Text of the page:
Only voter loyalty can save ANC at 2024 election – analyst

With the 2024 general election fast approaching, pressure is mounting for the ANC to change course on crucial matters of governance.

Developmental and sustainable service delivery, ethical conduct, sound financial management, and competent administration remain a top priority for South Africans who are expected to exercise suffrage at the polls to determine the future of the ANC in government.

It is a little less than two years to go for the country to elect the leadership they prefer, and the opposition parties are plotting to dethrone the ruling party, further placing the ANC under severe pressure, as the party has a lot of work to do in a short space of time.

The ruling party held its 55th National Conference at the Nasrec Expo Centre in December and President Cyril Ramaphosa emerged for a second term along with some of his supporters who were elected to the party’s highest decision-making structure.

All eyes are set on them to see if they will deliver on longstanding promises and the party’s catchphrase “renewal”, which was invoked in an attempt to restore the organisation back to its former glory.

According to a survey conducted by the Brenthurst Foundation in 2022, the ANC is likely to poll under 50% in 2024.

The survey reveals that about 80% of the voters and 66% of ANC voters in particular believe the country is going in the wrong direction. However, compared to opposition parties including the DA, EFF, and ActionSA, it remains the most preferred party.

Political analyst and senior lecturer at the Wits School of Governance Hlengiwe Ndlovu believes the ANC stands a great chance of being voted back into power because of voter loyalty.

According to Ndlovu, a decrease in voter turnout is not as a result of voters shifting interest but voter apathy. She said voters are apathetic about voting because of a lack of delivery on promises made.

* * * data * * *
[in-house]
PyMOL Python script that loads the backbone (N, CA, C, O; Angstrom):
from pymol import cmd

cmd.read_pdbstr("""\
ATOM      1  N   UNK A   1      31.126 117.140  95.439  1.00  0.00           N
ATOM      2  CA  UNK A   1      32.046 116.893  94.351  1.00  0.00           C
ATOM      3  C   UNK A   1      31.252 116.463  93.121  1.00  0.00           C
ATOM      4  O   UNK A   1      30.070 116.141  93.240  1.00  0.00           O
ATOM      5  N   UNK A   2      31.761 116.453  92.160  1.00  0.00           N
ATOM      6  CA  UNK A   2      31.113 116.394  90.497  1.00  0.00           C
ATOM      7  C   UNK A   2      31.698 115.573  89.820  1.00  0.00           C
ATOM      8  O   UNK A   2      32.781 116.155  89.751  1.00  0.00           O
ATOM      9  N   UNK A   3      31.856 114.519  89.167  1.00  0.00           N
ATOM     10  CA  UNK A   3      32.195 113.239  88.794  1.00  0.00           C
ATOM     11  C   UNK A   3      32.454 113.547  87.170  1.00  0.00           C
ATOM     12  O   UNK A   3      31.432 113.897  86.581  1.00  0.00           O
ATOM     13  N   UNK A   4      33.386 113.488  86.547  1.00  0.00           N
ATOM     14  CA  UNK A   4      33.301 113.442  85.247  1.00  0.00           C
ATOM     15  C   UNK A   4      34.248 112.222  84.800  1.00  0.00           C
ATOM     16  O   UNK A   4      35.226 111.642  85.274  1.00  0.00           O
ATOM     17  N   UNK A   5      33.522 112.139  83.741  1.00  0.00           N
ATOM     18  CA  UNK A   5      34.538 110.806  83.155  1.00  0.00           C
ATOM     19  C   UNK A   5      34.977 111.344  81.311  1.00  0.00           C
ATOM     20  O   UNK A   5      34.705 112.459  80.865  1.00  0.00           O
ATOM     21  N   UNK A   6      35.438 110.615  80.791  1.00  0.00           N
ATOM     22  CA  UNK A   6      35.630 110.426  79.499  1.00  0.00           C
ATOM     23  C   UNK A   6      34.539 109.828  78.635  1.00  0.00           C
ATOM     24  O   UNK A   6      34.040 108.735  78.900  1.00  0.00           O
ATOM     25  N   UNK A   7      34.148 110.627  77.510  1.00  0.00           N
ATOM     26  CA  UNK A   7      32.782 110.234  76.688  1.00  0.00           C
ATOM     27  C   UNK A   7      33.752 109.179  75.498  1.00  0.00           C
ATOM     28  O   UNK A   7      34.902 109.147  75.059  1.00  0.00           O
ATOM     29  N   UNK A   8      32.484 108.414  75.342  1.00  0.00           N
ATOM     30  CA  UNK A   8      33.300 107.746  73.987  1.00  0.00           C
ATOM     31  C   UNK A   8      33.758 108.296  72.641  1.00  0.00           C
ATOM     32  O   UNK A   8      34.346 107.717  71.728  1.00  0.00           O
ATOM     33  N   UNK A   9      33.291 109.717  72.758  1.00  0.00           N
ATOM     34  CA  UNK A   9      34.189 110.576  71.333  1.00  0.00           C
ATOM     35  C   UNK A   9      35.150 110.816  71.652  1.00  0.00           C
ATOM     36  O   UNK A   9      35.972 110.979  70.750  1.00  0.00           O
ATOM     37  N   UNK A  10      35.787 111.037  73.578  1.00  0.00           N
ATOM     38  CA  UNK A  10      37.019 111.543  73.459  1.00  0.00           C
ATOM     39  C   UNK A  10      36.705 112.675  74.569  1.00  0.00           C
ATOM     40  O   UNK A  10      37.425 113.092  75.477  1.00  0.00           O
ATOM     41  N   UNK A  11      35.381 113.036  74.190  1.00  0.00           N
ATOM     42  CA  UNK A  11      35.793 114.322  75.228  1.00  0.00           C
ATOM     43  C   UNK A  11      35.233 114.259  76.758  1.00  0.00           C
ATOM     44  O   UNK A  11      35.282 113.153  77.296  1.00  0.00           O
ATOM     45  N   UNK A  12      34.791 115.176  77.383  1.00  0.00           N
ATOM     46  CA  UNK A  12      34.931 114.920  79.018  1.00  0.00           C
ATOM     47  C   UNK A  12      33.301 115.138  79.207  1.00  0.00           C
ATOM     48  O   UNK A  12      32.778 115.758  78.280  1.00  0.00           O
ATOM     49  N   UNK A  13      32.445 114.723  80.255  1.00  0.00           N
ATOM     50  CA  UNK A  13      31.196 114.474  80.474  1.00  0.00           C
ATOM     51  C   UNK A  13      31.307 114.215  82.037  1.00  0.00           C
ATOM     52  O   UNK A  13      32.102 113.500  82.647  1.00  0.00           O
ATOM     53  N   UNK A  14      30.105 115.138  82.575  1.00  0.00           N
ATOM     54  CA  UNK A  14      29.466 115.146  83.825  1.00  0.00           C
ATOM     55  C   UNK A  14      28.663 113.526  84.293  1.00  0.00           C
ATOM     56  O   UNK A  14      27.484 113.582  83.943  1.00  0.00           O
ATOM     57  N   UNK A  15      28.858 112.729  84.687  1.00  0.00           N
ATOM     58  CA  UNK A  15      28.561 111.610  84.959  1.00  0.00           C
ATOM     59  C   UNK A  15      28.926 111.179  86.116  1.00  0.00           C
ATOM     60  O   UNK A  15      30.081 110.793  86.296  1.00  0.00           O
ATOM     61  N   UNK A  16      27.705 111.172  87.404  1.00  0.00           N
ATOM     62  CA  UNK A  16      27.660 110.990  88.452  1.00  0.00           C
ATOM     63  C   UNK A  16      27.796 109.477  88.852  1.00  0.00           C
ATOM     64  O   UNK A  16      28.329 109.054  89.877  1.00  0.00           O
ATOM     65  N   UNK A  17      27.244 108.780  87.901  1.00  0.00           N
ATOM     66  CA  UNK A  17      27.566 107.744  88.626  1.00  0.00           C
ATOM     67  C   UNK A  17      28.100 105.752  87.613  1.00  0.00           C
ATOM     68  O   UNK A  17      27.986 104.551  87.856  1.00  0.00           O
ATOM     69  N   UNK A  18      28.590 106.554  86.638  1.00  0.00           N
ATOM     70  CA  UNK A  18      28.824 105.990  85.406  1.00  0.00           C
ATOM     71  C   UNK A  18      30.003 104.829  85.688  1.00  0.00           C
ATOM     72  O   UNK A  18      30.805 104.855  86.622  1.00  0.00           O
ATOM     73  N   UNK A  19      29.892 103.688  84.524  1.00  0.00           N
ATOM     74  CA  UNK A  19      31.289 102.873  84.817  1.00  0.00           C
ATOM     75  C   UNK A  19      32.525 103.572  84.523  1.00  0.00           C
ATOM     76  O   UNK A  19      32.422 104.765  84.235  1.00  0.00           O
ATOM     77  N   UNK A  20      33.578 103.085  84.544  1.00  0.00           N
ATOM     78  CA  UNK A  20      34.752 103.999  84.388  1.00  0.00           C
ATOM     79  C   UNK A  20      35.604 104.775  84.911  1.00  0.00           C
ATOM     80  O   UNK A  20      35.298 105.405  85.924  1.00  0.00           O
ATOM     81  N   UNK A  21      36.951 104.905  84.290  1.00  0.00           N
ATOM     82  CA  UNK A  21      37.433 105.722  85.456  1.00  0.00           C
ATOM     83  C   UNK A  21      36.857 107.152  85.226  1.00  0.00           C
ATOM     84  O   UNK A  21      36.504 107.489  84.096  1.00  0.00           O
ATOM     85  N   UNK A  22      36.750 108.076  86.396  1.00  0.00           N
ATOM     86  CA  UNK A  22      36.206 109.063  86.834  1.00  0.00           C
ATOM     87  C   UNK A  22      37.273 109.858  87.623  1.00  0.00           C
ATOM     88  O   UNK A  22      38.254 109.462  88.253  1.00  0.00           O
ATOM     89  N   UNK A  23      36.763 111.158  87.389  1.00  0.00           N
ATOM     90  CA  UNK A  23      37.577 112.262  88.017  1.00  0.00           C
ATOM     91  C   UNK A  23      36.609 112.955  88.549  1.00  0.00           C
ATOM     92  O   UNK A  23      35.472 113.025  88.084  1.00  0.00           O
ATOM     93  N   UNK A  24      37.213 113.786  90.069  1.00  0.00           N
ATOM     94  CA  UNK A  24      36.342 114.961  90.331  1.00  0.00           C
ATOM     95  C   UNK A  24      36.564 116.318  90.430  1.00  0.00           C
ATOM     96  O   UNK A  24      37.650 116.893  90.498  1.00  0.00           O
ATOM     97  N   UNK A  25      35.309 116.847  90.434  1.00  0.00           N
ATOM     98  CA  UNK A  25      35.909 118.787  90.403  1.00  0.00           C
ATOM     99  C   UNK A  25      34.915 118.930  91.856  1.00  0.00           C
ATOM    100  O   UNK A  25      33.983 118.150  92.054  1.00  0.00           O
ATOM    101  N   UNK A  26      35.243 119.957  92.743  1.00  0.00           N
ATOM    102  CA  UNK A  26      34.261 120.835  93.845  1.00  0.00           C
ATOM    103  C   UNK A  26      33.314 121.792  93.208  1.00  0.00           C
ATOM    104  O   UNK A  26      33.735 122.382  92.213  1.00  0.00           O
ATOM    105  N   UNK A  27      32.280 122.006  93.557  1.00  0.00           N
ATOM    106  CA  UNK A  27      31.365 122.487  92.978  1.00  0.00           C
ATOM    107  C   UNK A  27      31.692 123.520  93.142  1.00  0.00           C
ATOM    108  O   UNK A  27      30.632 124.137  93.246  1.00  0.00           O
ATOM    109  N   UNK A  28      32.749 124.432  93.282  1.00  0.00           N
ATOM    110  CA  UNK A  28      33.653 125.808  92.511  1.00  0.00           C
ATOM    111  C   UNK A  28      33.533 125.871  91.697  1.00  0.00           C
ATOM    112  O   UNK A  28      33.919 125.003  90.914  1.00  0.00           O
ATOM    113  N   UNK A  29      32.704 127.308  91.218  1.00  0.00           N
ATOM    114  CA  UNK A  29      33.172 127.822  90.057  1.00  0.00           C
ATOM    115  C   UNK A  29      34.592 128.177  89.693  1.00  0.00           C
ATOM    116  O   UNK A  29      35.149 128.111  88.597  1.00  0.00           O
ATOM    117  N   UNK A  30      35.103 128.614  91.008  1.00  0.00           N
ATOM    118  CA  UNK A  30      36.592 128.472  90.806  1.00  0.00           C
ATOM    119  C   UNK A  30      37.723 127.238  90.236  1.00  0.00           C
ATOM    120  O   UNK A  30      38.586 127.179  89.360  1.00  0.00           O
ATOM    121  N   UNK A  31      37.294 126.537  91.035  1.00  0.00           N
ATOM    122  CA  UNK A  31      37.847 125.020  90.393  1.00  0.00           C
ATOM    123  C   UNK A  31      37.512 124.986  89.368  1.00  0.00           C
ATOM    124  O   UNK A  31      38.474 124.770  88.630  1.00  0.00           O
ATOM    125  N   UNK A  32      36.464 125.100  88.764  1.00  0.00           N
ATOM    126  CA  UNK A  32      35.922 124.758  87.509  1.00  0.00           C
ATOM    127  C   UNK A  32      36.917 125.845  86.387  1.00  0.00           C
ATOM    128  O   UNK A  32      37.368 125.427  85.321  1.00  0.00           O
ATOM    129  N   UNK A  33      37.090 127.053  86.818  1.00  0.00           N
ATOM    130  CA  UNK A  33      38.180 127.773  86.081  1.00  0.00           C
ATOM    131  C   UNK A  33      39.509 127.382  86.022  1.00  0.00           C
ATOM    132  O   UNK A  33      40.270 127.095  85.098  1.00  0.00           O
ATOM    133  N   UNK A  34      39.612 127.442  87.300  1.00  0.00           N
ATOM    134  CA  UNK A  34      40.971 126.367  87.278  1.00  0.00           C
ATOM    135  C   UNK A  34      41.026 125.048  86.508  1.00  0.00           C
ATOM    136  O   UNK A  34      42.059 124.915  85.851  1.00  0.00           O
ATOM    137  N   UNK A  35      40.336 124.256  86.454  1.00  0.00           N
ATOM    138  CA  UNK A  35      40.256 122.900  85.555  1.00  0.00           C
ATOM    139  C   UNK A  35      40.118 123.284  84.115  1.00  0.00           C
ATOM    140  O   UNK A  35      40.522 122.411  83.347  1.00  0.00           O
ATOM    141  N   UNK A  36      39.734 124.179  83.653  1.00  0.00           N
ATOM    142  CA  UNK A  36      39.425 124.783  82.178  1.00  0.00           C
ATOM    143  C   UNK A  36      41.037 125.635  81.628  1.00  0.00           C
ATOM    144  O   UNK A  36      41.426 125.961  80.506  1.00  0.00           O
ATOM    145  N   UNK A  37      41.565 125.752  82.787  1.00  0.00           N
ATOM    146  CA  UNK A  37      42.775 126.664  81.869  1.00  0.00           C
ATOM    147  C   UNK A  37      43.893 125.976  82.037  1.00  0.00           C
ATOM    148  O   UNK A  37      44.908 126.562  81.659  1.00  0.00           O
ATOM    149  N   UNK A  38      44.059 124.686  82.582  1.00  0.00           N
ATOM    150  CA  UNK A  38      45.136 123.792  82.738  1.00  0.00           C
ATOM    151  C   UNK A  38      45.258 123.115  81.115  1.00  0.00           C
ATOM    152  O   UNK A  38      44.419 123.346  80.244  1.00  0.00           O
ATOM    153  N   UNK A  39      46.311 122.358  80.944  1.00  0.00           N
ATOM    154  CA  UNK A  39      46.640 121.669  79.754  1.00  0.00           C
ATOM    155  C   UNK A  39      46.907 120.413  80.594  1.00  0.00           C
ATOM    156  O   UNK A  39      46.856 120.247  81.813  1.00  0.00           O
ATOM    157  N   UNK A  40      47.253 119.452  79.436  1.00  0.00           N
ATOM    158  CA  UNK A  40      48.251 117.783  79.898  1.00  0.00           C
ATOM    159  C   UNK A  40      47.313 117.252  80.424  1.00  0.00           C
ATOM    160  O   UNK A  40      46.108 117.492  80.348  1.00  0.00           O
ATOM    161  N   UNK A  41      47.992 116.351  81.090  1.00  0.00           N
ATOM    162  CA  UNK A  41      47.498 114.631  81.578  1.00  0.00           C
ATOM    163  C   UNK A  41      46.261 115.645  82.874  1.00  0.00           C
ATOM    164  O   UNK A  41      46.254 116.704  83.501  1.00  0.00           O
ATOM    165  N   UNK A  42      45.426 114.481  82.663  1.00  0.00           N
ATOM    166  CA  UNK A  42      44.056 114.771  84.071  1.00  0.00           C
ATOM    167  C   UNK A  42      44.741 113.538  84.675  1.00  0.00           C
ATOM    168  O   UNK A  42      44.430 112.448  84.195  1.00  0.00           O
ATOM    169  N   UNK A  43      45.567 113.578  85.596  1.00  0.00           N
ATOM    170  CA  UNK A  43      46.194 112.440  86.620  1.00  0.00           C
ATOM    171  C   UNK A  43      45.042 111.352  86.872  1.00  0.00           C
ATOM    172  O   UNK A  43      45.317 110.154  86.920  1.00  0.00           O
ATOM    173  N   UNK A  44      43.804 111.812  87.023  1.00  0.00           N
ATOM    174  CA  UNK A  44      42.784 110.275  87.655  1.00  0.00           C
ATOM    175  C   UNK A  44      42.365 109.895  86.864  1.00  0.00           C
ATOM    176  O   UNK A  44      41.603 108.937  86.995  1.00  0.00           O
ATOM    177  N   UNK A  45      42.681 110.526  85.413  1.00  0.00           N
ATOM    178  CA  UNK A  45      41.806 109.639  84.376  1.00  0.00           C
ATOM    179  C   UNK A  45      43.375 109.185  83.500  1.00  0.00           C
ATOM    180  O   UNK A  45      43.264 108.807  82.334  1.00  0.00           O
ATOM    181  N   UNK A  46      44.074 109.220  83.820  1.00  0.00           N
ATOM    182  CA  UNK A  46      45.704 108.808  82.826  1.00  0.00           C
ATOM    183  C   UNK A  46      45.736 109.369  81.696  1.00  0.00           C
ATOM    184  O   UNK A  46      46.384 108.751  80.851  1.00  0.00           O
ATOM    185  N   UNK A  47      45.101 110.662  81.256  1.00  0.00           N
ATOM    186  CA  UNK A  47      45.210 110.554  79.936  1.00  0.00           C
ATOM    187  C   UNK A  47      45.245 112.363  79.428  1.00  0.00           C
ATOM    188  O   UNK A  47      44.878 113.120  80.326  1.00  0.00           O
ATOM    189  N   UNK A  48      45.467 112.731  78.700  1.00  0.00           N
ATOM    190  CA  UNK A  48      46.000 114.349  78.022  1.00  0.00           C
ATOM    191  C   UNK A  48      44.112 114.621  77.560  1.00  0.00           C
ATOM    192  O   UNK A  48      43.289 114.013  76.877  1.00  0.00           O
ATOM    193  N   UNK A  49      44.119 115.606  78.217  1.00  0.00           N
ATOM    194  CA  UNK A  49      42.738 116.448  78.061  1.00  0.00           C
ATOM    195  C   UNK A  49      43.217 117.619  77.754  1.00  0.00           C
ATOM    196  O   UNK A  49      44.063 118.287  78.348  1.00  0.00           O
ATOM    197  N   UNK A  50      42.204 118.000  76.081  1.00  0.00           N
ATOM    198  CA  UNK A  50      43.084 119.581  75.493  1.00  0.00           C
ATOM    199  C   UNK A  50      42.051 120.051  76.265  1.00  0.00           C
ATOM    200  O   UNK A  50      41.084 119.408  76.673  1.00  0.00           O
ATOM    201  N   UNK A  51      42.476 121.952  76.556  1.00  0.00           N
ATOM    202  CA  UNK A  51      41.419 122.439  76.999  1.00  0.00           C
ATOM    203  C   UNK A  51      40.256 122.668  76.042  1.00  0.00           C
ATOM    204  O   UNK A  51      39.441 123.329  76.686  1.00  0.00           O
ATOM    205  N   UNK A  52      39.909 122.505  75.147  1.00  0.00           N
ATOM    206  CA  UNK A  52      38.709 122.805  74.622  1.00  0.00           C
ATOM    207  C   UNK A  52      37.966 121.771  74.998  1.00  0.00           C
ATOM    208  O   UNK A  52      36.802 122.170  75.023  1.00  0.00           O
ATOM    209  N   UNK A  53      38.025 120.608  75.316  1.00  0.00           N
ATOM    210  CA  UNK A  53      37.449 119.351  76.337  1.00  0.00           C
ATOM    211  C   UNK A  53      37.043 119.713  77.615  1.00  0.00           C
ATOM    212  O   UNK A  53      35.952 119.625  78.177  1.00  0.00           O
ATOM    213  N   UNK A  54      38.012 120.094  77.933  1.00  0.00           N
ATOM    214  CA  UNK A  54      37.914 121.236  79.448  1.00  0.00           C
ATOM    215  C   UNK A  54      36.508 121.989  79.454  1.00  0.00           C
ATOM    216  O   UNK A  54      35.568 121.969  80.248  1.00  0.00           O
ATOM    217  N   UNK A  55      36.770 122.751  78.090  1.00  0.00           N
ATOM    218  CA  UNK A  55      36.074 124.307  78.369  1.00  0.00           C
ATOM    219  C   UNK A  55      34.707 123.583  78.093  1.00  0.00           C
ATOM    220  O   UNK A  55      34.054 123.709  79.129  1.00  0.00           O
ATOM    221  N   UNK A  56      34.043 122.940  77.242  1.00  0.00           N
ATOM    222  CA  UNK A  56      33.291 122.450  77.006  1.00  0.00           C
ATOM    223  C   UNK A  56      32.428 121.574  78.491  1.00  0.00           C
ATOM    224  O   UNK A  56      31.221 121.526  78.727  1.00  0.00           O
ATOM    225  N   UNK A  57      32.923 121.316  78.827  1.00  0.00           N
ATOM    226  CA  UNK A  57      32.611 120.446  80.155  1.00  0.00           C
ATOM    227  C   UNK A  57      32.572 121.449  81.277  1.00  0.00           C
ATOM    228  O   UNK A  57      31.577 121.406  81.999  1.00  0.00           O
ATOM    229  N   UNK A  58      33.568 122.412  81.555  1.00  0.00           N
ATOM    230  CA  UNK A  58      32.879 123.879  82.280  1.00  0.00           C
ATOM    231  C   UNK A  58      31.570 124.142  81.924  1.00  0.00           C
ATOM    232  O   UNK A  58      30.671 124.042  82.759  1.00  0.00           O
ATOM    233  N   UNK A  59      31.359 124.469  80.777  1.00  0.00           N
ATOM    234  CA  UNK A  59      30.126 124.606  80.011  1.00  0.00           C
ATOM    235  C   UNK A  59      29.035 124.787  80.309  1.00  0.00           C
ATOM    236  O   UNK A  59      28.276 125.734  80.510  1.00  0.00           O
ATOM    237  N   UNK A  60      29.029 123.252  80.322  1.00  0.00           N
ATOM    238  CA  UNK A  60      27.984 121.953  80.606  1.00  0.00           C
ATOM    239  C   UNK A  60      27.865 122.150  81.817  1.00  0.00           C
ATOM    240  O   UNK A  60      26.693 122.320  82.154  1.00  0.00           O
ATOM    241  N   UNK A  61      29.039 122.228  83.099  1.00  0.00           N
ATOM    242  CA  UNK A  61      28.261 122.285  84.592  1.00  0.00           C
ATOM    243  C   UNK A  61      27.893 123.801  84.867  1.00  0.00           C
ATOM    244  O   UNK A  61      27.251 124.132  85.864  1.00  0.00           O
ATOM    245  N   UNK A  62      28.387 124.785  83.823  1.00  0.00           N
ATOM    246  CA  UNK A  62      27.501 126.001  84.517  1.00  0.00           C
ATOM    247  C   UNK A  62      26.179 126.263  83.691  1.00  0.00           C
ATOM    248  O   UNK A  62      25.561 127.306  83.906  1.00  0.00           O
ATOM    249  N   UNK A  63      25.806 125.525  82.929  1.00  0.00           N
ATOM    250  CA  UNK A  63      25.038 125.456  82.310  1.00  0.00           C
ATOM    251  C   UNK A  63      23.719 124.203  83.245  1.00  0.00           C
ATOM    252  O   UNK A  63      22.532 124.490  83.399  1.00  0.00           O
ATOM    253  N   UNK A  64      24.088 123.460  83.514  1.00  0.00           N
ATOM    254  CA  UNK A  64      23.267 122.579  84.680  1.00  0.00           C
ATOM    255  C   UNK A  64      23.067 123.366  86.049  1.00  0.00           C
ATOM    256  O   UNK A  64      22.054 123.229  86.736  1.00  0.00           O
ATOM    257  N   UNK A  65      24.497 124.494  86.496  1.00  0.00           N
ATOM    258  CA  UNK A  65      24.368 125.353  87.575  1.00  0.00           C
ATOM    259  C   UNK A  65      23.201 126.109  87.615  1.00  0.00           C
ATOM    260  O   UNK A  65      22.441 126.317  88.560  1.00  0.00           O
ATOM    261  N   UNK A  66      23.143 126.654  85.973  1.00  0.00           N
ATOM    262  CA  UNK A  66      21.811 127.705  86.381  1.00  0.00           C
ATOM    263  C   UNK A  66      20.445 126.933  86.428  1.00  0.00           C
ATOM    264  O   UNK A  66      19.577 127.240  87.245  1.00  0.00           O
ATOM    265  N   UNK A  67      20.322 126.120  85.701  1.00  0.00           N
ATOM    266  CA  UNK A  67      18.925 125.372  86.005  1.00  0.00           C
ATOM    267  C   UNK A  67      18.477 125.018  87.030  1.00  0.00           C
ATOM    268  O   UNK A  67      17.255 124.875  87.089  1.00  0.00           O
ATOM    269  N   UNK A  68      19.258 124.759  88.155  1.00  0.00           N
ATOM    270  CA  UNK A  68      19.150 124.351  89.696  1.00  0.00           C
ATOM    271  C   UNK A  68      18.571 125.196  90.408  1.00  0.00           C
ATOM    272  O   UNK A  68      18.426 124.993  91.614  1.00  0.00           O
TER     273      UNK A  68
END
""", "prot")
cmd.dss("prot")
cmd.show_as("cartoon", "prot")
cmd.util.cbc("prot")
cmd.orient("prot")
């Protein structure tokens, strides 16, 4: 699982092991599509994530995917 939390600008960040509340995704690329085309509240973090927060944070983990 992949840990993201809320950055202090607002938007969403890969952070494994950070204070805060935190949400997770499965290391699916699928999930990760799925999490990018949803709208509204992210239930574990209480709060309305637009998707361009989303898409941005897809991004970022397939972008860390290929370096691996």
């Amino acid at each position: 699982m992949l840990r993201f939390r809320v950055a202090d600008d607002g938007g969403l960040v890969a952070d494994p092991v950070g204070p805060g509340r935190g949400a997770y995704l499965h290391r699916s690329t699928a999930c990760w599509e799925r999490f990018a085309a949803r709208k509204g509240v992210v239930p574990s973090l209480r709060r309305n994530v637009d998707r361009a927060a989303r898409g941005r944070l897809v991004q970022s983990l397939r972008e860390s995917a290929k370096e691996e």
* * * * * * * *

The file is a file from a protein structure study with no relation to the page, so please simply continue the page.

A cabinet reshuffle is looming and it remains to be seen if it will have an effect on the ANC’s campaign and voter turnout at elections. The outgoing cabinet did not deliver on its mandate over the past five years, Ndlovu lamented, notwithstanding the challenges they each faced.

“There were a lot of challenges for all of them including the president. Some of them are coming from a full five-year term while others were reshuffled on the way to occupy the positions but overall, there are big challenges in governance from a whole lot of factors,” Ndlovu said.

“Everyone has their own different kind of challenges but as a collective, we know they battled the likes of the outbreak of the Covid-19 pandemic and Eskom, which was their greatest challenge.

“In terms of their performance, I would say they were highly challenged by a lot of ethical issues in terms of what they needed to do, what they did, and what they did not do. But in essence, they have not done much for South Africans in terms of improving the country from what it was five years ago.”

The ruling party’s immediate challenge is Eskom, which has been faced with massive energy crises for the past 15 years and is getting worse by the year.

The crisis, alias loadshedding, does not only impact the daily lives of people and their business operations, but may also be seen as a threat capable of driving the country’s economy into a recession.

Ndlovu said the ANC must kiss its purported victory at the elections in 2024 goodbye, if it fails to take care of Eskom.

“If the ANC does not take care of Eskom, they must just forget about winning the 2024 election, perhaps they are aware of this, hence [there are plans to] move it [Eskom] to the Minerals and Energy Department to try and turn the situation around”.

Meanwhile, Ramaphosa, who individually is under siege, also needs to raise his socks to regain the trust of voters. However, he cannot do this on his own. Ndlovu said the president will need strong support going forward.

“Since Ramaphosa emerged for a second term at Nasrec last year, I think he needs to surround himself with loyal people, he needs people he can trust, people who will have his back to protect his interests and image. This must be a very powerful group of people.

“We’ve already seen that some of the people that emerged in the NEC [national executive committee] are very strong supporters of the president, he is going to need them.”

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